Widened pulse pressure (diastolic blood pressure is less than half of the systolic blood pressure:  e.g.: BP = 140/50 )

Decrescendo Diastolic Murmur -- Increases with increased SVR (handgrip, squatting)

Austin Flint murmur -- diastolic rumble (differentiate from murmur of mitral stenosis).

TREATMENT
Medical Rx: Vasodilators -- Dec systemic vascular resistance

Digitalis and Diuretics - once heart failure ensues

Surgical Rx: Aortic valve replacement (timing of valve replacement crucial to prevent irreversible LV failure.
 


FIGURES

 

Figure 1


Fig 1: Hemodynamic profile of mitral stenosis. The left atrial (LA) pressure is elevated, and there is a pressure gradient (shaded area) between the LA and left ventricle (LV) during diastole.  Abnormal heart sounds are present: there is a diastolic opening snap (OS) that corresponds to opening of the mitral valve, followed by a decrescendo murmur. There is accentuation of the murmur just before S1, due to the increased pressure gradient when the LA contracts. EKG, electrocardiogram.


 

Figure 1a: Pathophysiology of mitral stenosis (MS)

The top panel demonstrates normal hemodynamics. The middle panel shows a patient with severe mitral stenosis but without reactive pulmonary hypertension (PH). Left atrial pressure is 30mm Hg and there is a 25-mm gradient (30 - 5 mm Hg) across the mitral valve during diastole. The increased left atrial pressure is transmitted to the pulmonary capillaries (PC) and pulmonary artery (PA) and results in an increase in pulmonary arterial pressure to 55/30 mm Hg. Right ventricular systolic pressure must therefore increase to 55 mm Hg as well. There is slight dilatation and hypertrophy of the right ventricle (RV) and left atrium (LA). In the lower panel is depicted an individual with severe reactive pulmonary hypertension. Mitral stenosis is no more severe than in the patient depicted in the middle panel. However, a pulmonary hypertensive reaction has developed. The right ventricle is hypertrophied and dilated. The right ventricle has failed with right atrial and central venous pressures rising to 8 mm Hg and cardiac output falling to 4 liters/minute.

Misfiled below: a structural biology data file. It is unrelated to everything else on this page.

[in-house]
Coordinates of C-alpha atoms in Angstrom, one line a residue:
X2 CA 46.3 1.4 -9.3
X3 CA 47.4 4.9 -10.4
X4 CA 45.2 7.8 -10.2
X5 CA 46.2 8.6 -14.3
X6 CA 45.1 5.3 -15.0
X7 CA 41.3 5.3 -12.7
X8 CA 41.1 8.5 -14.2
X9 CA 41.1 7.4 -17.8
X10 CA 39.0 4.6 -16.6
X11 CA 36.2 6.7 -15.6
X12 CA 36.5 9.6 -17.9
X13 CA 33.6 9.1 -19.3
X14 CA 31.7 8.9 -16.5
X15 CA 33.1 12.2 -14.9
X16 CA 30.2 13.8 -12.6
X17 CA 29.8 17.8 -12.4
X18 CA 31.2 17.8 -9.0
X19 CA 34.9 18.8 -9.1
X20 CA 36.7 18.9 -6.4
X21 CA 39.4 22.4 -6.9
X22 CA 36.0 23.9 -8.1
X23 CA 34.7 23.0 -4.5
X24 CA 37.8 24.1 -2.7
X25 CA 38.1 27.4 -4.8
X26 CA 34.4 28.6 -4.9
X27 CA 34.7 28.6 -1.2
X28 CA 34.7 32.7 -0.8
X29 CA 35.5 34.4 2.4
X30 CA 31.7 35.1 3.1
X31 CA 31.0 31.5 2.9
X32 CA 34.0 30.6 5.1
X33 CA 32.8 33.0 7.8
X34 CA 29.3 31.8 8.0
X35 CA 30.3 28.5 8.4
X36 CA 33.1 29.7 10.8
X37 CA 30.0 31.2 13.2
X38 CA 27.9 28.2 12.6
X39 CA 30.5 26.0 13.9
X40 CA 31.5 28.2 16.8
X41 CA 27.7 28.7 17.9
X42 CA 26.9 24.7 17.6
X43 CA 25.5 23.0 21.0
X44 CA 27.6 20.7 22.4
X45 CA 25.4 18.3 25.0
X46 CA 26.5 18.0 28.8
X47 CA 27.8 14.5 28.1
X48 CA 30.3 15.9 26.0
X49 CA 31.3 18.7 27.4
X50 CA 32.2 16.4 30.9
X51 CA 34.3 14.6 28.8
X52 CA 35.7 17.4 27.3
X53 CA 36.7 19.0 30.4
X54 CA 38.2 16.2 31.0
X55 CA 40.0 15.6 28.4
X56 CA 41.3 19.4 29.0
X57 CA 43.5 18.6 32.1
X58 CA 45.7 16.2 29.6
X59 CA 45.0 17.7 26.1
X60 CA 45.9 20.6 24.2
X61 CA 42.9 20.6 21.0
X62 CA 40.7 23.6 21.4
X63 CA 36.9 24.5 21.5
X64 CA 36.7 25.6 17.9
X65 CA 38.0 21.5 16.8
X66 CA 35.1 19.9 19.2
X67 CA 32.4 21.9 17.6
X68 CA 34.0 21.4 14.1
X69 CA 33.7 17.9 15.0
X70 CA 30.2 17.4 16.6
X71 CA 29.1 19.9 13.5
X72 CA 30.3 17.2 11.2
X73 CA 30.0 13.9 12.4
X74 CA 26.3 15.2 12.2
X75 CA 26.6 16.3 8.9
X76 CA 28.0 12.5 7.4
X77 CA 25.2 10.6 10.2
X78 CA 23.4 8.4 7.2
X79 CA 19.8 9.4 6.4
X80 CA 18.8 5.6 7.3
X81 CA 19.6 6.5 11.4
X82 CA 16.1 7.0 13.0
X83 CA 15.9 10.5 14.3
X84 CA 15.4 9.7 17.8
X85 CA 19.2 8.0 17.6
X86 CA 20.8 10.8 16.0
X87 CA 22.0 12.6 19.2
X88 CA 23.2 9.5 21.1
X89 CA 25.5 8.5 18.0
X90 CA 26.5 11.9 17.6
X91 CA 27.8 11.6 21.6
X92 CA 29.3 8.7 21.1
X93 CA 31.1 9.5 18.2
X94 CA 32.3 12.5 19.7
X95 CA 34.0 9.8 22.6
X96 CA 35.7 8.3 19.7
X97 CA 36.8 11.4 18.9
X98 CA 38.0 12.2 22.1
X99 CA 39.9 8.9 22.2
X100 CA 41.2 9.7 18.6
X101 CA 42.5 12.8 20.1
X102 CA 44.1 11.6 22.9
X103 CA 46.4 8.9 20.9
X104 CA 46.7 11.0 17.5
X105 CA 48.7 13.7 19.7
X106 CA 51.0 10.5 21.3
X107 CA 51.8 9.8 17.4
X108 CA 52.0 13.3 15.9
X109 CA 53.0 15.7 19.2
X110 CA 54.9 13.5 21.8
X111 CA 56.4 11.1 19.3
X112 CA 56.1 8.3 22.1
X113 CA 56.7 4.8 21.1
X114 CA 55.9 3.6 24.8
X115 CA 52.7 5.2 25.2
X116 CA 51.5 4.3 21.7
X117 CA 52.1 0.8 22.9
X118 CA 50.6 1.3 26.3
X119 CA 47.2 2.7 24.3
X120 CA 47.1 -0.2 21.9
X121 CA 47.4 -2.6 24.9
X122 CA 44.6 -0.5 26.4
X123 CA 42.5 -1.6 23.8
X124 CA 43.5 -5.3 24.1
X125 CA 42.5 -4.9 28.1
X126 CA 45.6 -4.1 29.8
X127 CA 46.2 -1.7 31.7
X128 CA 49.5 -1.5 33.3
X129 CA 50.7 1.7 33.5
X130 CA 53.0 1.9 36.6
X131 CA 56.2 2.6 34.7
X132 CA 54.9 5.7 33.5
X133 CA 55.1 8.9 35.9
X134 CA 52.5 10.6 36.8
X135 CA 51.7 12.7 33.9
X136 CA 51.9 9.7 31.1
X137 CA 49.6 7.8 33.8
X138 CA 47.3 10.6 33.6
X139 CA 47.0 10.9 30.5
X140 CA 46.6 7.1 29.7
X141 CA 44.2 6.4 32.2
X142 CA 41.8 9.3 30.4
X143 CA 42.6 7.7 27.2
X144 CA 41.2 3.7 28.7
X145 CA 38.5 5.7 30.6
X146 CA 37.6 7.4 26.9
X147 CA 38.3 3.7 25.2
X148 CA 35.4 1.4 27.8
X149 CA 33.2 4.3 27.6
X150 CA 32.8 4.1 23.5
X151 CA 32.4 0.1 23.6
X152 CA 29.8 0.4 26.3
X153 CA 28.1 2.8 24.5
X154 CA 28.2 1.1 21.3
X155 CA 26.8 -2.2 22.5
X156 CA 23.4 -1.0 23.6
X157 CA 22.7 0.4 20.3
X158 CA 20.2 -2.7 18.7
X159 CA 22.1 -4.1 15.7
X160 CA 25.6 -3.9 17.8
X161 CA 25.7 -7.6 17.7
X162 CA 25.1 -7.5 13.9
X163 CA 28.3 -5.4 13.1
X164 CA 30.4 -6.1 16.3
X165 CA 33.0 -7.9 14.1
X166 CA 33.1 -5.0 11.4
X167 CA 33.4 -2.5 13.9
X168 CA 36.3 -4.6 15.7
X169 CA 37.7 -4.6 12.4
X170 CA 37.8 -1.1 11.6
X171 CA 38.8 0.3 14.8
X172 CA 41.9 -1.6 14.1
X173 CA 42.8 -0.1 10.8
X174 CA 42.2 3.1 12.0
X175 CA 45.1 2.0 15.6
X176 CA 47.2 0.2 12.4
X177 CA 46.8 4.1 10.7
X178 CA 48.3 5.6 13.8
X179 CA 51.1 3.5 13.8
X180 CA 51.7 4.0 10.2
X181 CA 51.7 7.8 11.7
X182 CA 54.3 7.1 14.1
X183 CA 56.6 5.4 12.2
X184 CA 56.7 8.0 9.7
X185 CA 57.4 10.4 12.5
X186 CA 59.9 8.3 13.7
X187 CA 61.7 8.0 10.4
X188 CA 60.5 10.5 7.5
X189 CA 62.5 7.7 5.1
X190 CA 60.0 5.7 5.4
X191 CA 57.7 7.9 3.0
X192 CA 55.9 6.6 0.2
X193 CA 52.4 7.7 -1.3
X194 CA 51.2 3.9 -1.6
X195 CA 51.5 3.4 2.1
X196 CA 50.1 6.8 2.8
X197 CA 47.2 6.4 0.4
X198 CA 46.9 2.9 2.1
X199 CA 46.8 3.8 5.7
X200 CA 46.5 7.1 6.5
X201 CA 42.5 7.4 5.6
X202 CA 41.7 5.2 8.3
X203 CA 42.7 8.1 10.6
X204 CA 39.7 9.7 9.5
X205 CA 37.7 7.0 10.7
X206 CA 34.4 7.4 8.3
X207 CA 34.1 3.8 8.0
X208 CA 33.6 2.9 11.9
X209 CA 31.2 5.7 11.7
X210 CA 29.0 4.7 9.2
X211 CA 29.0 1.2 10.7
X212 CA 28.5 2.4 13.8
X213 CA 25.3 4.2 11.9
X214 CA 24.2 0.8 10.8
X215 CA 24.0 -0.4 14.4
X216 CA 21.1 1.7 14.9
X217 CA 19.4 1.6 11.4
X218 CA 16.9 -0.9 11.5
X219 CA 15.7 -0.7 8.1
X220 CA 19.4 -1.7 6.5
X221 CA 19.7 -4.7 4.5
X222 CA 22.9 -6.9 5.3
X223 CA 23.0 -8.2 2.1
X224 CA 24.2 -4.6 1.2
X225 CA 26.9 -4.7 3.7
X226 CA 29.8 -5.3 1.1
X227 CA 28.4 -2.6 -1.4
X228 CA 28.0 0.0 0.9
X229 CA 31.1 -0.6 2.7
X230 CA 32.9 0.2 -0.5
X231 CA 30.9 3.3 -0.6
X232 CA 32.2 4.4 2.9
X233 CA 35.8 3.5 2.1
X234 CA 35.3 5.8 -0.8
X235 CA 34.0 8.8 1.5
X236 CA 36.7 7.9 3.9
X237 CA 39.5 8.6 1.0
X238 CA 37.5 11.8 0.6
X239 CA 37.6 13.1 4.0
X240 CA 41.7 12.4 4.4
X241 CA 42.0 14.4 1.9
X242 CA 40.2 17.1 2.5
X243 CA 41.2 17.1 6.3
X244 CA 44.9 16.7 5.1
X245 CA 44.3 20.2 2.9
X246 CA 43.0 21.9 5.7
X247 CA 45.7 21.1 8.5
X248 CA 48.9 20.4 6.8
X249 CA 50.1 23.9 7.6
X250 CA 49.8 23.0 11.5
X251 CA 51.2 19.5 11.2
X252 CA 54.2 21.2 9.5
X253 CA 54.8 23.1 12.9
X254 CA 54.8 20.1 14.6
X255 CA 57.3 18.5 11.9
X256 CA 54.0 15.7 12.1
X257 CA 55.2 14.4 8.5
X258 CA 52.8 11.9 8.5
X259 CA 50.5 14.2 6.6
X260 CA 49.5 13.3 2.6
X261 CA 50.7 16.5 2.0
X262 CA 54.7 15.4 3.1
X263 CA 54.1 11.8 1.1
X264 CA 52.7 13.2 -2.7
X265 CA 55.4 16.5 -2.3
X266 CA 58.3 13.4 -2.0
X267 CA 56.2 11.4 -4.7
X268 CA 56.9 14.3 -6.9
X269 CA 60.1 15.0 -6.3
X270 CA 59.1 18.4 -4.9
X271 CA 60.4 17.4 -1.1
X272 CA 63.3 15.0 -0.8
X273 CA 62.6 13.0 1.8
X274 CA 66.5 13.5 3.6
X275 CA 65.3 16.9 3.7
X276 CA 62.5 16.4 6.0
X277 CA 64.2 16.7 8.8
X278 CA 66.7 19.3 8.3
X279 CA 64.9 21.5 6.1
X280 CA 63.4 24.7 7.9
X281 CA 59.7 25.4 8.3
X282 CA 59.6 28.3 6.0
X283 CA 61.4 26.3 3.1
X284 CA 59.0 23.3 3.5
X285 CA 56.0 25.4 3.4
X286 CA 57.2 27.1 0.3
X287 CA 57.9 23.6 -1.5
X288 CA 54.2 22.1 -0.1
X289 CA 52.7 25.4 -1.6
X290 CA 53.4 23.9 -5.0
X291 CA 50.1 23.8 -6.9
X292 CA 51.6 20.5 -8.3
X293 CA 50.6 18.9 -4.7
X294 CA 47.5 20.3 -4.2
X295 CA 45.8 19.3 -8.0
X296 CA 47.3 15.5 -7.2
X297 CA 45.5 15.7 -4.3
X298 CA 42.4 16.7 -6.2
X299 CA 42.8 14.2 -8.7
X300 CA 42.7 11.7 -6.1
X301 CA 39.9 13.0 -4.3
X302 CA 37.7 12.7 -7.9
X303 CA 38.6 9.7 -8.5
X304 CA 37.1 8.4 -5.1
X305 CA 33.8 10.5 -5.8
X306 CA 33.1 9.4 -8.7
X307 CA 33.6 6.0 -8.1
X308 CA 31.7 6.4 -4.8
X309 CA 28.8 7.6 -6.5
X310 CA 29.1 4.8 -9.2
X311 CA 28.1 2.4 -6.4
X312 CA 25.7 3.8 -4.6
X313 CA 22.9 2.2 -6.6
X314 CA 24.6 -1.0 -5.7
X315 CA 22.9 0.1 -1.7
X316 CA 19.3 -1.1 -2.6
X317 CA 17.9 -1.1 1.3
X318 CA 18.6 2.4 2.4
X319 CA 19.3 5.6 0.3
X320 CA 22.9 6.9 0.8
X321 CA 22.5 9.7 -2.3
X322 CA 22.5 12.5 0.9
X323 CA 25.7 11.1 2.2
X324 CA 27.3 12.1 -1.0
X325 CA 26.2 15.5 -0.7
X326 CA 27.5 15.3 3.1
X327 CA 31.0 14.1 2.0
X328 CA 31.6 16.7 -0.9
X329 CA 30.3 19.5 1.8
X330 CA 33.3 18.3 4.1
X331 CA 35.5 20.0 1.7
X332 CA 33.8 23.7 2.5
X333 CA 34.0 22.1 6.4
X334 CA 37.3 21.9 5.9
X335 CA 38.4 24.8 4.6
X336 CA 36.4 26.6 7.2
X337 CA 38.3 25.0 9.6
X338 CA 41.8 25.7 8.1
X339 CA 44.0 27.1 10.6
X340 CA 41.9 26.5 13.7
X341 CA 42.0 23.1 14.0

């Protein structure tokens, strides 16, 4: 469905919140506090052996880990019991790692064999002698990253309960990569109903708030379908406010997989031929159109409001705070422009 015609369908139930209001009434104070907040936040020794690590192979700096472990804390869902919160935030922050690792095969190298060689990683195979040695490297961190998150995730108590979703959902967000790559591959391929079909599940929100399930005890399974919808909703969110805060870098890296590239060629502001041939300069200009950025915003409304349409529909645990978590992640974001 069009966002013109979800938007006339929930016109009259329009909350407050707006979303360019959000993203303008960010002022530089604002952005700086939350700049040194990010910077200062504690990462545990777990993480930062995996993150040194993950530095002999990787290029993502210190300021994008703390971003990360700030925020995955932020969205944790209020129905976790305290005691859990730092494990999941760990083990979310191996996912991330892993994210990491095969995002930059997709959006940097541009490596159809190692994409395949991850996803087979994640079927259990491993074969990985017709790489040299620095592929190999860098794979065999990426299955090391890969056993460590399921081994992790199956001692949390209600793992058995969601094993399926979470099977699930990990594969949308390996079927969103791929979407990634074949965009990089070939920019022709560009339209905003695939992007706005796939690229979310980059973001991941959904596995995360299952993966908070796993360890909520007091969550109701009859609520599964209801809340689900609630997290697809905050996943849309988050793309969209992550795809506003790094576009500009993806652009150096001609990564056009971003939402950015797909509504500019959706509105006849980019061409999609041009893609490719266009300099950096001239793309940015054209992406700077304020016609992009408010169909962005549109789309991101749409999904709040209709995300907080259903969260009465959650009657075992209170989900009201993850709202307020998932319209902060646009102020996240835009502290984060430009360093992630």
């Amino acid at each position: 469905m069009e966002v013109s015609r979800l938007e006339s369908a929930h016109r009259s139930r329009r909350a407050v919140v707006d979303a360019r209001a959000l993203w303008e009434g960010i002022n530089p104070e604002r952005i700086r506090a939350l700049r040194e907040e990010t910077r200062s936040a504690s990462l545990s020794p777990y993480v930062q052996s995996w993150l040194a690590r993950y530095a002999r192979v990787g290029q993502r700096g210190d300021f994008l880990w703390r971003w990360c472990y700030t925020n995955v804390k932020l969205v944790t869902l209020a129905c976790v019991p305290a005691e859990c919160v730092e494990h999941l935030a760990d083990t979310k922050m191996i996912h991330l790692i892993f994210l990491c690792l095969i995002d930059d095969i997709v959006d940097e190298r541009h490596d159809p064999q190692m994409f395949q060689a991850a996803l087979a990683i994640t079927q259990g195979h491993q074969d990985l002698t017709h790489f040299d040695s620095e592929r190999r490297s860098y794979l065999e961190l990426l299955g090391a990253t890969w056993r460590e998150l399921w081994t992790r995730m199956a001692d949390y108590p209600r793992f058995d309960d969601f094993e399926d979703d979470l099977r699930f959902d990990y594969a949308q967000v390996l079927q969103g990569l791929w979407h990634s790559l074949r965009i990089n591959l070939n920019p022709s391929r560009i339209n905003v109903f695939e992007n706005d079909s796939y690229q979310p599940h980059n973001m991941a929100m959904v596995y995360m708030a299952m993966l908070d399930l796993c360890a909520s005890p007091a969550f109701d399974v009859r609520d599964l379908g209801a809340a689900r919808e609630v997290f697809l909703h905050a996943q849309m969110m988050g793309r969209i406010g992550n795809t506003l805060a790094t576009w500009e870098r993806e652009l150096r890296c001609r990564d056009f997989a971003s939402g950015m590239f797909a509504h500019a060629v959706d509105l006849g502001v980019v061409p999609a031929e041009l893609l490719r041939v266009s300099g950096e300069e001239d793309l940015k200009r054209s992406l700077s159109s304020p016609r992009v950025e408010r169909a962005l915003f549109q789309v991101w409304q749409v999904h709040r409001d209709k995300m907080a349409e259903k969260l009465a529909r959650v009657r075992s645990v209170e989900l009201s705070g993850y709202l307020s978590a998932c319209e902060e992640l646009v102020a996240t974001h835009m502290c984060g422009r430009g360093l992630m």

VC = vena cava; RA = right atrium; PV = pulmonary veins; LV = left ventricle; AO = aorta: CO = cardiac output.
 



 
 

Figure 2
Flow Rate (ml/sec)
                        Diastolic Pressure Gradient
                                 (mm Hg)

Relationship between mitral valve gradient, flow rate and different valve areas.